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The Story of the American Expeditionary Forces

5th Division

Organization and Employment


Divisional Machine Gun Units

Contributed By Wilson A. Heefner

The infantry divisions in the American Expeditionary Forces contained 260 machine guns, 36 of which were used as antiaircraft weapons within the division field artillery brigade. The remaining 224 guns were distributed among a machine gun company organic to each infantry regiment and among three machine gun battalions.

Assigned to each of the two infantry brigades within the division was one machine gun battalion, commanded by a major, and composed of four machine gun companies; these companies were identical in organization to the regimental machine gun companies. Each battalion had an assigned strength of 28 officers and 748 enlisted men and was authorized 64 heavy machine guns, divided equally among the companies.

Men of the 14th Machine Gun Battalion, 5th Division
Firing a Hotchkiss Machine Gun

The machine gun company, commanded by a captain, had an assigned strength of six commissioned officers and 172 enlisted men, and carried 16 guns, four of which were spares. Within the company there were three platoons and a headquarters section. A first lieutenant led the first platoon, while second lieutenants led platoons two and three. Each platoon with four guns was made up of two sections, each having two guns and led by a sergeant. Within each section were two gun squads, each with one gun and nine men, led by corporals. The gun squad had one combat cart, pulled by a mule, to transport its gun and ammunition as close to the firing position as enemy fire allowed. From there the crews moved the guns and ammunition forward by hand.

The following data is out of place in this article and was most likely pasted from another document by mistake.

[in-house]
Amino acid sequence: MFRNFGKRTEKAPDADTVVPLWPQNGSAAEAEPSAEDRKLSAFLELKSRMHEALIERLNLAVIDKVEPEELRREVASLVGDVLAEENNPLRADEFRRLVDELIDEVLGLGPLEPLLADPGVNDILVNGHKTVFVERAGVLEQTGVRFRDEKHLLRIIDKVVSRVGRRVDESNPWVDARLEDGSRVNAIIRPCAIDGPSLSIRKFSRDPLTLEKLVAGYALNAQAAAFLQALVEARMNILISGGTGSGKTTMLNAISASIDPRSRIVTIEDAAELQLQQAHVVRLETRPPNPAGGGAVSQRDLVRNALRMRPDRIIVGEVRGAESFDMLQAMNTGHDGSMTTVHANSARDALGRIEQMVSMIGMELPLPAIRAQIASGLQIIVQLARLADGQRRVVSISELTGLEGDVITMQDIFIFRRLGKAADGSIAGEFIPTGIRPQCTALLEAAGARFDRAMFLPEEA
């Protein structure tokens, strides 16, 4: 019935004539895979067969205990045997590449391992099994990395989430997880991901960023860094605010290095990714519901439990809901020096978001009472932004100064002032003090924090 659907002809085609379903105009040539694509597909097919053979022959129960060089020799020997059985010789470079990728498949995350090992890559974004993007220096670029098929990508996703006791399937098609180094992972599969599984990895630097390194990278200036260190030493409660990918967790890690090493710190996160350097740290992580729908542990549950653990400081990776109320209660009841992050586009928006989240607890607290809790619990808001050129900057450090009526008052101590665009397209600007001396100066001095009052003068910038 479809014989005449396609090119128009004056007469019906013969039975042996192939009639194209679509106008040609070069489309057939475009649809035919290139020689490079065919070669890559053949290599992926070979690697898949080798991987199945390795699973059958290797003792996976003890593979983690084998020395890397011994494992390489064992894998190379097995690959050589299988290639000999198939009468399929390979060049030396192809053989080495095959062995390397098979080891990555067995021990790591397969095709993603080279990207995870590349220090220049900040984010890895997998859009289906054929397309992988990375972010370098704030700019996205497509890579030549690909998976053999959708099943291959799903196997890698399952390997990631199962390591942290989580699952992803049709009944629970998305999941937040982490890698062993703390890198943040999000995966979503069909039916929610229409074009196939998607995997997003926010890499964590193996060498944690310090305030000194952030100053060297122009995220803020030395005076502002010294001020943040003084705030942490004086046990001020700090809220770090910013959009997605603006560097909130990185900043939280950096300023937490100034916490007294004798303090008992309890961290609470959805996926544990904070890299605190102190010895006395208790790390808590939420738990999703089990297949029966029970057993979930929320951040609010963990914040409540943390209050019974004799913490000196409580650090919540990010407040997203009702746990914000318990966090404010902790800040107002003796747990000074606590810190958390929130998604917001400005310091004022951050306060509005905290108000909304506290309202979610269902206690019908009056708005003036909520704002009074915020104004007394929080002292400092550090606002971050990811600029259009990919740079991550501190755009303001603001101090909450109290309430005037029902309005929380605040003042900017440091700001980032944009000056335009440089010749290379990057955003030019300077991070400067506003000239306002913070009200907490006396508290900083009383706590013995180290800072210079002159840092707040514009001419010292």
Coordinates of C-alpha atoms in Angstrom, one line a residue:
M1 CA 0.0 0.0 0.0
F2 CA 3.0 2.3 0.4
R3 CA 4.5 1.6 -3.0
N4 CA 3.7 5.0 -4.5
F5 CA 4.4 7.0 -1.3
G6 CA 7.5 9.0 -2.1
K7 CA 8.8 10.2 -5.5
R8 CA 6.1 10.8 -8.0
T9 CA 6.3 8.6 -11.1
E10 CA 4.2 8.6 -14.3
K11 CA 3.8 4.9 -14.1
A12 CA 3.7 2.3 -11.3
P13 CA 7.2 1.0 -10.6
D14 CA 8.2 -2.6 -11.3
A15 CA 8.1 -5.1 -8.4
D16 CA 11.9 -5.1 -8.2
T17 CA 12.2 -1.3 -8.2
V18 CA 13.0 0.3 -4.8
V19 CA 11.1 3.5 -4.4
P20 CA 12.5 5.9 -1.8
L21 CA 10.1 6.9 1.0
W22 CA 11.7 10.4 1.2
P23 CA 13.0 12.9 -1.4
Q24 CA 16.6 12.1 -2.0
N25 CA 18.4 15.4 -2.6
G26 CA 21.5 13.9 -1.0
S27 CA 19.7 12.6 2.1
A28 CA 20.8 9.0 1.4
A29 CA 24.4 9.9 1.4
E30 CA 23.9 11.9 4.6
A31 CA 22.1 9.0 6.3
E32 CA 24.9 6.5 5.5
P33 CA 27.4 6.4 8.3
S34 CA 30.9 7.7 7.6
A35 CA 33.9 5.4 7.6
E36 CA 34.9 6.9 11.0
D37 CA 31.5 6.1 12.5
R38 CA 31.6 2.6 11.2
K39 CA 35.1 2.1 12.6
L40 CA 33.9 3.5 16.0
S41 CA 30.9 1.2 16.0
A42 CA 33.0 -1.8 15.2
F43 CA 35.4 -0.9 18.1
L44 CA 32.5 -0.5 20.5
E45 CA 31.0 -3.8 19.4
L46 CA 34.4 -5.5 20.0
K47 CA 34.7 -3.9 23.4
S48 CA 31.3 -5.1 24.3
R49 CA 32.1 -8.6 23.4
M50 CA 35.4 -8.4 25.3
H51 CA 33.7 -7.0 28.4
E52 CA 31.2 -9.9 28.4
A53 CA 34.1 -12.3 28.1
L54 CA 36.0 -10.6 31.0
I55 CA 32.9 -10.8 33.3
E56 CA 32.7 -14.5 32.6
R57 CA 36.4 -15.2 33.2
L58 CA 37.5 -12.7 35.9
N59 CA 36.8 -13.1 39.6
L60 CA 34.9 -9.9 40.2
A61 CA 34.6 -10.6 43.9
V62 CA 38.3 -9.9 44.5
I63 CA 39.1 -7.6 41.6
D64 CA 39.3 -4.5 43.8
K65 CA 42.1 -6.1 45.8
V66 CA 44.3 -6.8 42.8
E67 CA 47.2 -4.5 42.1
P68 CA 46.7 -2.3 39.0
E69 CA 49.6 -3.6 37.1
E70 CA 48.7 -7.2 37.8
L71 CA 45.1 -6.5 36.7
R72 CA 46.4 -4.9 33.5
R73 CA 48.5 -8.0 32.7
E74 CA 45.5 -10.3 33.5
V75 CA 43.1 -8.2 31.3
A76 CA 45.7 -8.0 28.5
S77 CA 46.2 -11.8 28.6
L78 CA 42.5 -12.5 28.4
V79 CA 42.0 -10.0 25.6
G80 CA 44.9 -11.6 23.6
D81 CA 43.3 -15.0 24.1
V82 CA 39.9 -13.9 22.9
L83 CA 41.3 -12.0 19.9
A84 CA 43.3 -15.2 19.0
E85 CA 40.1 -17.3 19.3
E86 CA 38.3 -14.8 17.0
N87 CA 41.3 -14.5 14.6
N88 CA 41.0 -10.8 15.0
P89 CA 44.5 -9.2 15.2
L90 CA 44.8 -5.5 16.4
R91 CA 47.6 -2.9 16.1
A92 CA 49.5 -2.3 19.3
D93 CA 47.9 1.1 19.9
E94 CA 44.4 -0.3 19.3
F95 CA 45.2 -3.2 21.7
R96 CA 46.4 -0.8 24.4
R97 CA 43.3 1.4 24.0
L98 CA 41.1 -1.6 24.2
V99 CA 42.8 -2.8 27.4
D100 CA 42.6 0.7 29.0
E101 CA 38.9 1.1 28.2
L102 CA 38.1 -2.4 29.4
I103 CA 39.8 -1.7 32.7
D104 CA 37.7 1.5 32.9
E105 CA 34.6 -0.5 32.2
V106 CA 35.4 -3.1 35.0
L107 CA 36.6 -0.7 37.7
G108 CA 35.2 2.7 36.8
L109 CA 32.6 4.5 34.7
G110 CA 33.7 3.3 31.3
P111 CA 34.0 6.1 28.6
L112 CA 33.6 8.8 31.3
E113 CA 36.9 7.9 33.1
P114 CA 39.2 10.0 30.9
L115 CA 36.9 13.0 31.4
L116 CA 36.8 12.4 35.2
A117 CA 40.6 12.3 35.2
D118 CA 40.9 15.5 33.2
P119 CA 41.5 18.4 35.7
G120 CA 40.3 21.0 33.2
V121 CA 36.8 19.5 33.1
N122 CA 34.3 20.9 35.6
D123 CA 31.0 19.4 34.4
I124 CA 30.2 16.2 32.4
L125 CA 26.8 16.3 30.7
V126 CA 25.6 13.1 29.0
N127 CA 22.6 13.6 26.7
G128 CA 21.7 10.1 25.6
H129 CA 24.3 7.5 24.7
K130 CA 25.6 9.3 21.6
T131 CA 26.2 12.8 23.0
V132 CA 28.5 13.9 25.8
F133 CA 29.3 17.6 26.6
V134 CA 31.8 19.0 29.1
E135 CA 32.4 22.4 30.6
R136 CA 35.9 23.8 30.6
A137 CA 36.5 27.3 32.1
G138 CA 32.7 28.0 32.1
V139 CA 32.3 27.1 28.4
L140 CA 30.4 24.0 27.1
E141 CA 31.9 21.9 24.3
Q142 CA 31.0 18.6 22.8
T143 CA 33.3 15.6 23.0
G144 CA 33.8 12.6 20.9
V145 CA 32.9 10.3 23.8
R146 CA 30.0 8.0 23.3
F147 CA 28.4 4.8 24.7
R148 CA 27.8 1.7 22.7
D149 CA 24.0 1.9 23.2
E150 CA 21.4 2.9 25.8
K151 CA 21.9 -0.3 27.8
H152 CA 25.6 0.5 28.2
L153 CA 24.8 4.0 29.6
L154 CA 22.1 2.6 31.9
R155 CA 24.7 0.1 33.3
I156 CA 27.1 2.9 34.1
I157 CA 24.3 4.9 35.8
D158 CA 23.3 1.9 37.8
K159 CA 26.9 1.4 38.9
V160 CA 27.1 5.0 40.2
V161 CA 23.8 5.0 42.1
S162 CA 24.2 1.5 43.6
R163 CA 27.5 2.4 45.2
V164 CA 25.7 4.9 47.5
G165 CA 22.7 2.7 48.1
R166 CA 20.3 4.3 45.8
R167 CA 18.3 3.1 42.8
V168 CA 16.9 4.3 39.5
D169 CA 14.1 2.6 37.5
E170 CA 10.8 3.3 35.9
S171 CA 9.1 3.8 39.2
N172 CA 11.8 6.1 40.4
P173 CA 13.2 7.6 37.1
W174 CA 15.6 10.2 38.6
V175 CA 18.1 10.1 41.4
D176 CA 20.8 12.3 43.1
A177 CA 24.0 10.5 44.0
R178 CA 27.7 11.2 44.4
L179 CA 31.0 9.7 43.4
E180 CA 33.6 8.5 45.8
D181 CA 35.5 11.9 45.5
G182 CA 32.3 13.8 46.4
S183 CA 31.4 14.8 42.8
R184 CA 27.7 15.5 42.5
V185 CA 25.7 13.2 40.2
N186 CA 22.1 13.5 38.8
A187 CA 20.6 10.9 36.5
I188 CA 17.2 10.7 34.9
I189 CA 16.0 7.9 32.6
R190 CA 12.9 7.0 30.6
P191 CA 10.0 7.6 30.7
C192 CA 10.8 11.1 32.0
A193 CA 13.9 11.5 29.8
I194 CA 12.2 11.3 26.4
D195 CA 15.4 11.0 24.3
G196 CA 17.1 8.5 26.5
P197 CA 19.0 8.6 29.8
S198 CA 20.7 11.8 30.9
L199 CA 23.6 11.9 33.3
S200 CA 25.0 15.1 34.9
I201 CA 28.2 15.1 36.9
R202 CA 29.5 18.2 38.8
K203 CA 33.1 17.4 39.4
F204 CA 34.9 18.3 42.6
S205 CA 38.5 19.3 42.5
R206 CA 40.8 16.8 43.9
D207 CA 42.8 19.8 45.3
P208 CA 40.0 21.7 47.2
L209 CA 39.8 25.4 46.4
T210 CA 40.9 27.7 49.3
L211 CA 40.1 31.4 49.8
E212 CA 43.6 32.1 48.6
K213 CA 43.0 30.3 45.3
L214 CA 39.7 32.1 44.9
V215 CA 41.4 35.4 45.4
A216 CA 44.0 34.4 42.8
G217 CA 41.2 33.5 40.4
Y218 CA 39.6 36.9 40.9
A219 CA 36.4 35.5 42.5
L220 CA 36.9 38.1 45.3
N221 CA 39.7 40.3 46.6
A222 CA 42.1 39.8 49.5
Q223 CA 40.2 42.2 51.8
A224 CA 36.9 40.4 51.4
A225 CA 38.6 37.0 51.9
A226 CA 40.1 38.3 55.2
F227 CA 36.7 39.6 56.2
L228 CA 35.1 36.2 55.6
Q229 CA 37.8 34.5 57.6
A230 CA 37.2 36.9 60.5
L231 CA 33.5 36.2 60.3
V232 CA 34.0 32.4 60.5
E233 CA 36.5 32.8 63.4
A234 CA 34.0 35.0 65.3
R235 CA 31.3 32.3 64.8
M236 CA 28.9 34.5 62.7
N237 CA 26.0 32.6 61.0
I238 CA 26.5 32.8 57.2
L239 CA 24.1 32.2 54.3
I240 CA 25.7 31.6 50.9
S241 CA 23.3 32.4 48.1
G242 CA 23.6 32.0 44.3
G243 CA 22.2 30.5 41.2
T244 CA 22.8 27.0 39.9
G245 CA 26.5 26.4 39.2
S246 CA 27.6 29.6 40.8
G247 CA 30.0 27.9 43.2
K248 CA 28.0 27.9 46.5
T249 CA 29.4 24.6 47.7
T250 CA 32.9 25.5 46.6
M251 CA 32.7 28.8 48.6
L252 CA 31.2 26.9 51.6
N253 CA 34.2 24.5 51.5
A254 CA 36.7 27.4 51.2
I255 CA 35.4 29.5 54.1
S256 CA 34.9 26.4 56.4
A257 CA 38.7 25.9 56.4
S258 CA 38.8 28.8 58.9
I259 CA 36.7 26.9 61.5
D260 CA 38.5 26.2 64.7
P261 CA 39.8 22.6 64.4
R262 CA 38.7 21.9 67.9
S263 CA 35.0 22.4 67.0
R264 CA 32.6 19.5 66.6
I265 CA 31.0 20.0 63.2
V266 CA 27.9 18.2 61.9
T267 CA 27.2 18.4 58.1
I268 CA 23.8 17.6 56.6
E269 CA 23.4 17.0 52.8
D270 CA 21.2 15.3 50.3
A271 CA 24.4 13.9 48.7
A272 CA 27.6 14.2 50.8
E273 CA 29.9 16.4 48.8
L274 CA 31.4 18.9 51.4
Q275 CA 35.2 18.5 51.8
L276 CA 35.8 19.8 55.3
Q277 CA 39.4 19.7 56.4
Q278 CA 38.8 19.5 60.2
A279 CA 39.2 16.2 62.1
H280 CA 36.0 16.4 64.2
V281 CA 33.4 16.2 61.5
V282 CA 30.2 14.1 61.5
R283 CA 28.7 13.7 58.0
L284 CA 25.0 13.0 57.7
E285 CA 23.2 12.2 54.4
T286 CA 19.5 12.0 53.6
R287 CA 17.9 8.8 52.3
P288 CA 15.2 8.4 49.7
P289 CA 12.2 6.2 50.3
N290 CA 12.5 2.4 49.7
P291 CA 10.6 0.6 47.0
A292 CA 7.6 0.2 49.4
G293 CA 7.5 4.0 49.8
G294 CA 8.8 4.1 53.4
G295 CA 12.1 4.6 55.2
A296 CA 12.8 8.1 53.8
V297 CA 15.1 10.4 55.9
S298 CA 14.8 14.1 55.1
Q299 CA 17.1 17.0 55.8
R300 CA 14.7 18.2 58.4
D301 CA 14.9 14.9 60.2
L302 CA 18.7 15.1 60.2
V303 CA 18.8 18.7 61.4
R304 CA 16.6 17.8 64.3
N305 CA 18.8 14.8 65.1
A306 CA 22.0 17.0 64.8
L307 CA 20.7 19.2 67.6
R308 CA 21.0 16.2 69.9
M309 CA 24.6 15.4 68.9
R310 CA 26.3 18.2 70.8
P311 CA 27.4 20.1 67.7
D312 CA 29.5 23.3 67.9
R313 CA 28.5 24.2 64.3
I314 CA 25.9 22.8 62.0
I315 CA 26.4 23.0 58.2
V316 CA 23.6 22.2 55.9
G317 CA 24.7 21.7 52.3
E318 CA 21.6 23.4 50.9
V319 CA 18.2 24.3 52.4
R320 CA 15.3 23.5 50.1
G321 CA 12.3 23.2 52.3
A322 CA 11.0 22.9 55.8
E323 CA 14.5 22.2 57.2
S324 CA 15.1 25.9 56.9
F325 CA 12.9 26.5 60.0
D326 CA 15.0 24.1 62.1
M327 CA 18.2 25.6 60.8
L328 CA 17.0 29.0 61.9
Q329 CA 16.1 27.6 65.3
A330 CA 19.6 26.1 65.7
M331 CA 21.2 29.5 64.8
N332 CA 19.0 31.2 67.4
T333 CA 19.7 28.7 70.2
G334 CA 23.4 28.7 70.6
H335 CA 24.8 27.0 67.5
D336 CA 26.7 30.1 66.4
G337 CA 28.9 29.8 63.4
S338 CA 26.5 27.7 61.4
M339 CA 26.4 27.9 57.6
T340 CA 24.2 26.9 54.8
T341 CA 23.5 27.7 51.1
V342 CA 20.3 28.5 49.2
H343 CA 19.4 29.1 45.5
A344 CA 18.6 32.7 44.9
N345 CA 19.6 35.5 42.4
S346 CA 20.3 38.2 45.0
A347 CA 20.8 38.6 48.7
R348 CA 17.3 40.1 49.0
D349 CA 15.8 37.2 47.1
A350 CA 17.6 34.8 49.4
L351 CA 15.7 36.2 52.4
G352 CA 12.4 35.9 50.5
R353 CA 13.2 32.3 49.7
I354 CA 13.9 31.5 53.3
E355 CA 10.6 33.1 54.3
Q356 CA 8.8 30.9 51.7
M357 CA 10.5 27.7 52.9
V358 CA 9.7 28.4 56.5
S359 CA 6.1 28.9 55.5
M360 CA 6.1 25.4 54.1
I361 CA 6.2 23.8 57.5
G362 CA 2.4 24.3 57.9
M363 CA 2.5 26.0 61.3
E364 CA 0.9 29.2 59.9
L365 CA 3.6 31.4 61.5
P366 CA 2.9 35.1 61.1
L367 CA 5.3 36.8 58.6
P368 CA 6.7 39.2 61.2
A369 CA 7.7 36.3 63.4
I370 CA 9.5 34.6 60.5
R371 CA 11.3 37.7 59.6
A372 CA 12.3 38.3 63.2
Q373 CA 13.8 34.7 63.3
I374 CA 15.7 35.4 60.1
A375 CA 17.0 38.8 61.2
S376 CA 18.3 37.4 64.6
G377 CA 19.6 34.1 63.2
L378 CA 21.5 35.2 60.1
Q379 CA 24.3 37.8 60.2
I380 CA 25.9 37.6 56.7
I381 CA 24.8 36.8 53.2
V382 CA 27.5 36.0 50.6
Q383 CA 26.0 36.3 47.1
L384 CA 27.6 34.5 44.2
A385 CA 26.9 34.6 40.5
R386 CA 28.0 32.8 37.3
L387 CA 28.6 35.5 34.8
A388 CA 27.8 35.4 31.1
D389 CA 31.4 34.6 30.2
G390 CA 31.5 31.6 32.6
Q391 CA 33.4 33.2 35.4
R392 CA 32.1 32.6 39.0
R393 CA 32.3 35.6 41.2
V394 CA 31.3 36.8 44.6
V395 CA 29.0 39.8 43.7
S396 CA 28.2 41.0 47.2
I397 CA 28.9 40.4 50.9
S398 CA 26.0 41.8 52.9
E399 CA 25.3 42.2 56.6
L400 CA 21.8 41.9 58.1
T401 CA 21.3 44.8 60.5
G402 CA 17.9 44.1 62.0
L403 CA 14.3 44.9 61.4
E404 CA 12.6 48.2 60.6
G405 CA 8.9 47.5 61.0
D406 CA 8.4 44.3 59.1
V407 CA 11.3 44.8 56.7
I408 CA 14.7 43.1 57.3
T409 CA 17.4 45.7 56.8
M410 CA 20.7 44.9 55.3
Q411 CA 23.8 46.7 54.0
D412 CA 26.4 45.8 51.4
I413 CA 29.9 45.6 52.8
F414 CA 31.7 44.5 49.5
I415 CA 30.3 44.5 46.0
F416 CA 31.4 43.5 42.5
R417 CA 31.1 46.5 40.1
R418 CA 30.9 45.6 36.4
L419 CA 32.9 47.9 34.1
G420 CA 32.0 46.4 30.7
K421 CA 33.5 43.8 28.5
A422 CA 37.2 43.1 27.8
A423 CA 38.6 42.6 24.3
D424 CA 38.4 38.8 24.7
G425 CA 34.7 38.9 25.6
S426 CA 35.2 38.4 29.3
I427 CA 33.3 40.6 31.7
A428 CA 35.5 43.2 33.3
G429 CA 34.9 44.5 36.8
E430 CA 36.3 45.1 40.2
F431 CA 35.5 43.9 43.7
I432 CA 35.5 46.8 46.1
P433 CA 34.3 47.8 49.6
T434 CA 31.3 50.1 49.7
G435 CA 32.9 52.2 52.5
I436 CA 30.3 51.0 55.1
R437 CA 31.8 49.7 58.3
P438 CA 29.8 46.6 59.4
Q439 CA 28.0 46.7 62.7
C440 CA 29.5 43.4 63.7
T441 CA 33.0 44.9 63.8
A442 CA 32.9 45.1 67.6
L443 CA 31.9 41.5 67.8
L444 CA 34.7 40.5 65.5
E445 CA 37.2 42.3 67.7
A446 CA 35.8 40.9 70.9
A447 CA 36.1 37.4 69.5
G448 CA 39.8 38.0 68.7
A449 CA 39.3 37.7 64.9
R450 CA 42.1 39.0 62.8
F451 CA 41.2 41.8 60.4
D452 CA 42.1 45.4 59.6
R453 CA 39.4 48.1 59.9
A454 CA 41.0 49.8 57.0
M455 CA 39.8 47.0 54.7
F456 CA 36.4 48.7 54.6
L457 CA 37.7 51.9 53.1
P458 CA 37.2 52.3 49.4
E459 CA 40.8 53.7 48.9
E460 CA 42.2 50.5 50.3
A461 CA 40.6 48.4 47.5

The third machine gun battalion was a division unit, under command of the division commander. The battalion had a strength of 16 officers and 377 enlisted men and was motorized. However, it had only two companies, identical to the other machine gun companies in terms of personnel and weapons. Each gun squad used a special motor car to transport its personnel, weapon and equipment. The battalion was generally in division reserve, ready to carry out missions as the division commander ordered.1

The machine gun units of the 5th Division entered combat with the 1914 model of the French-made Hotchkiss machine gun. The gun and mount weighed 88 pounds, fired 8-mm. Lebel Mle 1886 rounds from a 30-round metal strip, and had a rate of fire of 600 rounds per minute. It was gas-operated and air-cooled, and had a maximum effective range of 3800 meters. The Hotchkiss served in both ground combat support and antiaircraft roles.2